Let’s celebrate international Pencil Day, March 30, 2021
Today we celebrate one of the world’s most influential communication tools. It’s not the telephone, the fax machine or the computer – it’s a much older invention: the pencil. 450 years ago, it revolutionized the world, making it possible for everyone to write down their ideas and thoughts. Today the pencil is still a tool to bring unborn ideas to life, but it’s much more than that. It’s becoming a popular symbol of new life. With the newest invention from Sprout World, the good old pencil can now grow into a new tree when you’re done with it.
Every child around the world learns to write their name with it. Architects, carpenters, cartoonists and students use it on a daily basis. In fact, everyone who needs to make a mark that’s not permanent use a pencil.
Today we celebrate the invention of the pencil and look back at how it has developed over the years.
International Pencil Day is the 30th of March each year. On this day, 163 years ago in 1858, the American Hymen L. Lipman received the patent for a pencil with an eraser attached to the end.
But the story is much older. Let’s get back to the beginning; the birth of the pencil.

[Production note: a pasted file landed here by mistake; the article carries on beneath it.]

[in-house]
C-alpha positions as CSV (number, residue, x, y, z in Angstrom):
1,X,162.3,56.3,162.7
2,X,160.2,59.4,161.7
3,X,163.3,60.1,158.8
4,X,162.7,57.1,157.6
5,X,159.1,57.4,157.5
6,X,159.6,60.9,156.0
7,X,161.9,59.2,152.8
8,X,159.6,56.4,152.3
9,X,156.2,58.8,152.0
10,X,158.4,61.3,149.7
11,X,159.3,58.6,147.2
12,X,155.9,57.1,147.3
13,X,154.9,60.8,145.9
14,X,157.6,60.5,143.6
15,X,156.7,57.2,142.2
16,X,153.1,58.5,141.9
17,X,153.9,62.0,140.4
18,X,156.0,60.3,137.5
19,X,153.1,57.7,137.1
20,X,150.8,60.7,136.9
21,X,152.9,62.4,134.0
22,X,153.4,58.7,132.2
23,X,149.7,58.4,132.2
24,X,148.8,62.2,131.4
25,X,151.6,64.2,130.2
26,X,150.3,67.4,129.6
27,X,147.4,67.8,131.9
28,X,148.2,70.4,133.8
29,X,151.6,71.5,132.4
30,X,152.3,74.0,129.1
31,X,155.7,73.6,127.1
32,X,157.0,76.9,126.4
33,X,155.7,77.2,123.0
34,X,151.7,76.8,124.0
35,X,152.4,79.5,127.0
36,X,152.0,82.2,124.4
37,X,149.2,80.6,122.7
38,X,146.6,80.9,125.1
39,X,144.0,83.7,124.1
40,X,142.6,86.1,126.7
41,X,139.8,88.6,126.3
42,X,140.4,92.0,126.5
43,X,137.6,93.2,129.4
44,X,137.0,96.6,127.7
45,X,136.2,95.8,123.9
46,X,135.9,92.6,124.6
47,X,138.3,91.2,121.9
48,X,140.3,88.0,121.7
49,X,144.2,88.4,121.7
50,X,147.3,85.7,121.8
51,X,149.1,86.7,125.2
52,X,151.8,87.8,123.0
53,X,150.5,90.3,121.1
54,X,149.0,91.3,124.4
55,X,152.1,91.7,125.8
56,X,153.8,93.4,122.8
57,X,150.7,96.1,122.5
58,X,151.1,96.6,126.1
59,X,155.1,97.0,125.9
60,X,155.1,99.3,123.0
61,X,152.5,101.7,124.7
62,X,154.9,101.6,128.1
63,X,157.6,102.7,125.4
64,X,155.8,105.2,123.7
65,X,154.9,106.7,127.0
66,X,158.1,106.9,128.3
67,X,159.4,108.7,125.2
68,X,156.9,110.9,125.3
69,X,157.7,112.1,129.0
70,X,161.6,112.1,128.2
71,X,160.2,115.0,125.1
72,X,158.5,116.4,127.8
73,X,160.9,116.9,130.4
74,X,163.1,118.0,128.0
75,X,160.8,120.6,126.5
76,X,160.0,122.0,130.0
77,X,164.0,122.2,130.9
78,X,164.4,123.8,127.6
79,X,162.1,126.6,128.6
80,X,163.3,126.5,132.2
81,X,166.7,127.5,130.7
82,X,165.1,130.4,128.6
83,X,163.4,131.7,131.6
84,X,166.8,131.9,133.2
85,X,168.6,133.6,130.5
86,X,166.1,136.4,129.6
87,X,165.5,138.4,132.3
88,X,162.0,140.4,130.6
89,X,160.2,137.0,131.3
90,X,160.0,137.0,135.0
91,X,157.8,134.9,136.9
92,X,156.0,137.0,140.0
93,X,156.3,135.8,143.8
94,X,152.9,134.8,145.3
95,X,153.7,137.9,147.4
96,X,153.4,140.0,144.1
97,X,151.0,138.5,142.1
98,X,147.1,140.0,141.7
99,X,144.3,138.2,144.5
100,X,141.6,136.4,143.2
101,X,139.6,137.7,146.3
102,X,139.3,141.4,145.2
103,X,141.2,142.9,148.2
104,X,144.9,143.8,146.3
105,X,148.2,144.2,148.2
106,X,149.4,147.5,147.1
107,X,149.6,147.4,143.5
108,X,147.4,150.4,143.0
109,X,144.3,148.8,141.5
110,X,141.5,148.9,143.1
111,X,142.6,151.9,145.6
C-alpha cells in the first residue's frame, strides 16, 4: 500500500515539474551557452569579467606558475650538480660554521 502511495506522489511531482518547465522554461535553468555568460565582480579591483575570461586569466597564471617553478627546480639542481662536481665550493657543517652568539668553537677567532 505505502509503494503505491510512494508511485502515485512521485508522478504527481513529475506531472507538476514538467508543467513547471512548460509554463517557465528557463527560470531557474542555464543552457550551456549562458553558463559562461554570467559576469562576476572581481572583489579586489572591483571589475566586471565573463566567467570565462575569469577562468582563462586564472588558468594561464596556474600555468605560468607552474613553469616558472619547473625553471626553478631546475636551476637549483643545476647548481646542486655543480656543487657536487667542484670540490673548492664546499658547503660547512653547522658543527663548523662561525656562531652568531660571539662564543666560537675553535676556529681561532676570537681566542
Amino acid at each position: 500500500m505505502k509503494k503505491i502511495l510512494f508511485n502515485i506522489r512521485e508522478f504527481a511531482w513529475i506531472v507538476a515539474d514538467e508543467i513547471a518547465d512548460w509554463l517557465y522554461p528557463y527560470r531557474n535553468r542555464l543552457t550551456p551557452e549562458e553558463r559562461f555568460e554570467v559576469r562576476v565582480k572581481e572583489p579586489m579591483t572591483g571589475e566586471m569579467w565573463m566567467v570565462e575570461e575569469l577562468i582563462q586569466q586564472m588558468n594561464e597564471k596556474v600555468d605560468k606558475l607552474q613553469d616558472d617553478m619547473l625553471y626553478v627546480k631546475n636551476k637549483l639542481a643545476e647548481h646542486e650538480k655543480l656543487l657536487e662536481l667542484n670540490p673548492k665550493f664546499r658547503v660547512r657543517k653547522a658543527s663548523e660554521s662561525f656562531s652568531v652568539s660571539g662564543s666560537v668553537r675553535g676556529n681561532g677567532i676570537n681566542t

In the 1500’s:
A large source of graphite was discovered in England. The English workers soon discovered that the graphite made a darker mark on paper than lead, so they called it black lead. A term that is still leading to the misunderstanding that pencils contain lead. The English wrapped graphite sticks in paper of string and sold them on the street. This new invention was called the pencil – from the Latin word pencillum which means fine brush. The best thing: it was erasable with bread crumbs
In the 1600’s:
A woodworker in England came up with the idea of enclosing graphite in wood. The two halves of wood were glued together with the graphite inside. The first wooden pencil was born. It was a big invention; it was dry, you could bring it anywhere, it was affordable and erasable.
In the late 1700’s:
The English mines were running out of graphite and a war against France put an end to the pencil supply to France. France had to find a solution so the scientist and military commander Nicolas-Jacques Conté came up with the idea to mix the two main ingredients: ground-up graphite and clay. It’s the same mix that is used in today’s pencils. To encase the lead in wood, Conté cut a groove out of an entire wooden stick, rather than first cutting a stick in half like the English did. The pencil lead was glued into the groove, and another piece of wood was glued on top of the lead
Conté’s pencil was patented in 1795.
In the mid-late 1800’s
Conte’s mixing method spread and coincided with the invention of machinery. Factories began to mass produce pencils and pencil-making became a million-dollar industry.
The German A.W. Faber company, today known as Faber-Castell, became very popular and their long-time rival, The J.S. Staedtler company, made about two million pencils per year in the 1870s. In America, the Joseph Dixon Crucible Company was on its way to becoming one of the country’s most iconic brands.